Quarterly Retail Insights You Want to Know: Q2'18

Three months has sped by and now its time for the second newsletter from Tinsley Retail Insights.  As I did last time, I will organize the newsletter for each of the four key segments of retail and then also spotlight one of the top five technologies in retail each quarter.  This quarter my focus has been on Personalization- so be sure to read that section!  Feel free to let me know if this is hitting the mark – or if you are looking for something more!  Enjoy, Michelle

What’s new in Retail Tech

The hot off the press news this quarter in Retail Tech is the kick in of GDPR Privacy Regulations for EU citizens.  While this is regulation aimed at protecting EU consumers it will impact US based Retailers as well.  Last week the NRF announced joint guidelines with the EuroCommerce association to enable retailers to comply regardless of what side of the Atlantic they reside at.  For the next few years this will be a critical issue to grapple with- as the need for specific consumer data enables so much of the disruptive new services that our out there- yet the expectations for privacy are rising.  The question is will this new set of guidelines help create enough clarity or will it instead serve as a cost that crushes entrepreneurial ideas?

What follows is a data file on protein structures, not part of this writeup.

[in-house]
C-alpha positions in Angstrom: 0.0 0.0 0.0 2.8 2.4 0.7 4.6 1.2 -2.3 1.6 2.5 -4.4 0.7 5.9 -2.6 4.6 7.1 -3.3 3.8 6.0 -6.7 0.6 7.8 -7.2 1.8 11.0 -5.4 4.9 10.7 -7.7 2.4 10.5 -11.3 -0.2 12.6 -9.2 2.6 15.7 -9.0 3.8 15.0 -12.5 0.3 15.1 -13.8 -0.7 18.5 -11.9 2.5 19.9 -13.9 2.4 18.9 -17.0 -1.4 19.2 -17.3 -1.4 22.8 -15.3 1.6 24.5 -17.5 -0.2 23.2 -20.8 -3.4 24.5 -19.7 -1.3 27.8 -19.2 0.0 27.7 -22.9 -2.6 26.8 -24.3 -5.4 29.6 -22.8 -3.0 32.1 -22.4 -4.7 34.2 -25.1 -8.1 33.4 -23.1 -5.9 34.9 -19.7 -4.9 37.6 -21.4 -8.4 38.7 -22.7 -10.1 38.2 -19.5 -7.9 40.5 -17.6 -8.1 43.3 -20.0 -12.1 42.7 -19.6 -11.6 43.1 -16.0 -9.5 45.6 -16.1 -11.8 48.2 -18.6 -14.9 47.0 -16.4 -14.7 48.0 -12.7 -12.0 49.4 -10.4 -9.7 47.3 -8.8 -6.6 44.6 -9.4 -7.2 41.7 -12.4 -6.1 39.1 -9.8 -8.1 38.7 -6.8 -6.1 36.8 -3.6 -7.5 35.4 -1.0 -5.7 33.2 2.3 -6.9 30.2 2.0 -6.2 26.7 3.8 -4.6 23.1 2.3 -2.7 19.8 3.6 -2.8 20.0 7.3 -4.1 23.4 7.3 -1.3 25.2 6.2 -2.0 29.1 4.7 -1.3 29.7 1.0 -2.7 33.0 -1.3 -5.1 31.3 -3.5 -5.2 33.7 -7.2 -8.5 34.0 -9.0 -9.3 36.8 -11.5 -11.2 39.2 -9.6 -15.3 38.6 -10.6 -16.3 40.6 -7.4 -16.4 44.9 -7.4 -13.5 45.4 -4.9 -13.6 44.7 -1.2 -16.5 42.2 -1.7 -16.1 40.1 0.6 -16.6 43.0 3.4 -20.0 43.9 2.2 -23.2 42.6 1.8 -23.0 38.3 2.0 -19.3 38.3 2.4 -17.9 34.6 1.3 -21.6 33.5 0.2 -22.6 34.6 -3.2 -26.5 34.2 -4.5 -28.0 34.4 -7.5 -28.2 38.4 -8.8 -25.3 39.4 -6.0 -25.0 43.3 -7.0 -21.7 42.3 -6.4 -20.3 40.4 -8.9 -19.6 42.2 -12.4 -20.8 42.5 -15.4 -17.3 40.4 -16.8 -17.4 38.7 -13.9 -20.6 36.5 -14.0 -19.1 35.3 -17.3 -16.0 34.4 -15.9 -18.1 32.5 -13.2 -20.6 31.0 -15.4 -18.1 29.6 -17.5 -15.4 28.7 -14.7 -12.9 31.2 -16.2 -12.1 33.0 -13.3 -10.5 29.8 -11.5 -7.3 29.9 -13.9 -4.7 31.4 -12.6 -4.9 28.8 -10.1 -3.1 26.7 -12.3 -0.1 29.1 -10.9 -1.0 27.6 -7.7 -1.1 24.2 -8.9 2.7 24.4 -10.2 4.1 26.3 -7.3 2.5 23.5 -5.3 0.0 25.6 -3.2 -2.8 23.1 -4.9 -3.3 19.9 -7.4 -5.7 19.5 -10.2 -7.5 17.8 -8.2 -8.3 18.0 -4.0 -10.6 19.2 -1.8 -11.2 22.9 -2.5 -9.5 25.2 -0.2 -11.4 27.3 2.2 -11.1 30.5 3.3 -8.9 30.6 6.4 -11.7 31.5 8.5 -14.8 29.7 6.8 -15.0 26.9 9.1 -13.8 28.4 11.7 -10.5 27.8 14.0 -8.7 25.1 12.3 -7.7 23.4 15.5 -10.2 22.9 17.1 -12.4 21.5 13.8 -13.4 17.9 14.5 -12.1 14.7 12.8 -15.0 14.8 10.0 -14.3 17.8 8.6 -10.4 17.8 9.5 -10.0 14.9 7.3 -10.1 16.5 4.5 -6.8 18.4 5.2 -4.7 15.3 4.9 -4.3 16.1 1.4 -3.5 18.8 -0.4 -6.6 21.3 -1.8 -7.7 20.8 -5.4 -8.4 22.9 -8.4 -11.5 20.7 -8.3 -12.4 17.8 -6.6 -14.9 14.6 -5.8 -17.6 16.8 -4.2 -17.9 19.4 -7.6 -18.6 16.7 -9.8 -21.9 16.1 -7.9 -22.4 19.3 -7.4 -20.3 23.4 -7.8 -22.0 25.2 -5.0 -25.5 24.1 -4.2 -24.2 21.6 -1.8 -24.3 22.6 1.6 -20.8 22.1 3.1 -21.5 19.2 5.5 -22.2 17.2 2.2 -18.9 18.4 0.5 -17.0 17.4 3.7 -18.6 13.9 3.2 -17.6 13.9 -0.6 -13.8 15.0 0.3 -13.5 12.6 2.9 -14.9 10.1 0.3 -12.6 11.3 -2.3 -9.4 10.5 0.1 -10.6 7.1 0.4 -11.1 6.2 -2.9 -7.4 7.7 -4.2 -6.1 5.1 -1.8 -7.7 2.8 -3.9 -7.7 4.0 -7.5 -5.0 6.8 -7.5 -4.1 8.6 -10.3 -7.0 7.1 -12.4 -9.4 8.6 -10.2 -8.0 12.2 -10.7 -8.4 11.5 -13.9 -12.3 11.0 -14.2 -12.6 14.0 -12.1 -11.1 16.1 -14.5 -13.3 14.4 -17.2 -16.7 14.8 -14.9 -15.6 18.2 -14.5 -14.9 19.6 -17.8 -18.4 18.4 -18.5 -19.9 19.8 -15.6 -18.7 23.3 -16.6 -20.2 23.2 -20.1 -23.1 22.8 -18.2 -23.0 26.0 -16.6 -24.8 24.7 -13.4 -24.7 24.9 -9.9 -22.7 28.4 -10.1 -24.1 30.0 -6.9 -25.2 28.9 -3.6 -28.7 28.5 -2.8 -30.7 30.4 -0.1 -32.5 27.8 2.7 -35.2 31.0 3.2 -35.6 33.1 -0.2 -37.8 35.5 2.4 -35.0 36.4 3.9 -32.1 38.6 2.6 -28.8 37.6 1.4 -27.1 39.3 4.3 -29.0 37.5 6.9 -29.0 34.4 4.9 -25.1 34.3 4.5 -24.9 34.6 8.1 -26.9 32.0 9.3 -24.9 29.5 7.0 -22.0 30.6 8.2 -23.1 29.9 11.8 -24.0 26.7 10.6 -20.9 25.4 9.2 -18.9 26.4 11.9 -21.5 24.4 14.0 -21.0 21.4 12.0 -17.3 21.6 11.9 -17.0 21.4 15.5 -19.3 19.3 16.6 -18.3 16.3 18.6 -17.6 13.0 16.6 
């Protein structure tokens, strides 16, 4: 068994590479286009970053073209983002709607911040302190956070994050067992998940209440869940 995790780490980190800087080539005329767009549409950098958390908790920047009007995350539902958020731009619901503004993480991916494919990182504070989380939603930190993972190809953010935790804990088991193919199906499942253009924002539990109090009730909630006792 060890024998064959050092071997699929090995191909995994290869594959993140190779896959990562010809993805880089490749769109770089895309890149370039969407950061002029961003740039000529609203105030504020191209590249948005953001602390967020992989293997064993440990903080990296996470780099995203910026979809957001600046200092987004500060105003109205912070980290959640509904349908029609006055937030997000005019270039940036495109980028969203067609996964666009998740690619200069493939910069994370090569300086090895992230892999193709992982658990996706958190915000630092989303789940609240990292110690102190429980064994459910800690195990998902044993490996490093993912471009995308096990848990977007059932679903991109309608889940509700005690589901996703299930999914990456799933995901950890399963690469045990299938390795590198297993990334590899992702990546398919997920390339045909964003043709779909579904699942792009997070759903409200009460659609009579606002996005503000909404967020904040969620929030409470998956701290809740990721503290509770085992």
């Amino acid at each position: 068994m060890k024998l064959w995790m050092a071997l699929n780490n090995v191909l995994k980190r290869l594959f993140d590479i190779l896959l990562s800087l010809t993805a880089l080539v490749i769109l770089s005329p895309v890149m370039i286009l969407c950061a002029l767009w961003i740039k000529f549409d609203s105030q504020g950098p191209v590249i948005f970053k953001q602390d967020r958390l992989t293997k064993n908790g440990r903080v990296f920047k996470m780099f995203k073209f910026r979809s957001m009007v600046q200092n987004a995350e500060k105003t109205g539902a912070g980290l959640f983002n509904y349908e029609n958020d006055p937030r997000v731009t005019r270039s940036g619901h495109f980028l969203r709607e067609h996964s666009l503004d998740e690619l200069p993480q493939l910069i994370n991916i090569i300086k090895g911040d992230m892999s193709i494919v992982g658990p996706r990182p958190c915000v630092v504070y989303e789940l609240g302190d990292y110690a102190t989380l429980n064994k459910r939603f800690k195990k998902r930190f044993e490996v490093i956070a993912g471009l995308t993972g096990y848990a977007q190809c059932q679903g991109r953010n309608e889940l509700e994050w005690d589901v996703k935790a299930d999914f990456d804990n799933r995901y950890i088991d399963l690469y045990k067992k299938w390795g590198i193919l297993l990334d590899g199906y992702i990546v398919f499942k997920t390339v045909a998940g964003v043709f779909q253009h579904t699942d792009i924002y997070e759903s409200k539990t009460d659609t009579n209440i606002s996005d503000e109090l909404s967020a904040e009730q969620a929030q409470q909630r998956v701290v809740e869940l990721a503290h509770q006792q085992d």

“The Oldest Store”  - St. Augustine, Florida. 

As summer is upon us and kids are out of school I have asked my eleven year old son to guest blog about his experience visiting the “oldest store” in St. Augustine.  A few weeks ago, Chris was on a week-long primary research trip with his classmates to St. Augustine, Florida.  One of the sites they visited was the oldest retail store in America- which opened in 1908.  What Chris noted when he walked in was the walls were packed with merchandise and there was not much room to walk around.  In addition, the merchandise was not branded- it was commodity staples like Rice, instead of Uncle Ben’s.  Choices were pretty limited- if you wanted a grain the choice was Rice or Beans.  The store also had machines for sale- it was like a living showroom for the Sears Roebuck catalog!  Some of the students were able to try out the machines- putting corn into a corn husking machine- that took the kernels off the cob for the consumer.  Prices were $12 for a coffee machine and the average consumer back then only made $.20 per hour so this was quite an expense!  Supply would reach the store by steamboat- taking months to get there.  The store also had a pharmacy and health clinic as a part of it!  One thing he noticed in common with today’s stores is that the store was a place to meet other people.  Going to the store was a way to reconnect with neighbors that lived far away and hear updates on their family.  Just like today- over 100 years ago shopping was about the experience!  Lastly- coffee was as important back then as it is today. 

An example of the merchandise in the medicines section of the store:

medicines oldest store.jpg


New in Payments and FinTech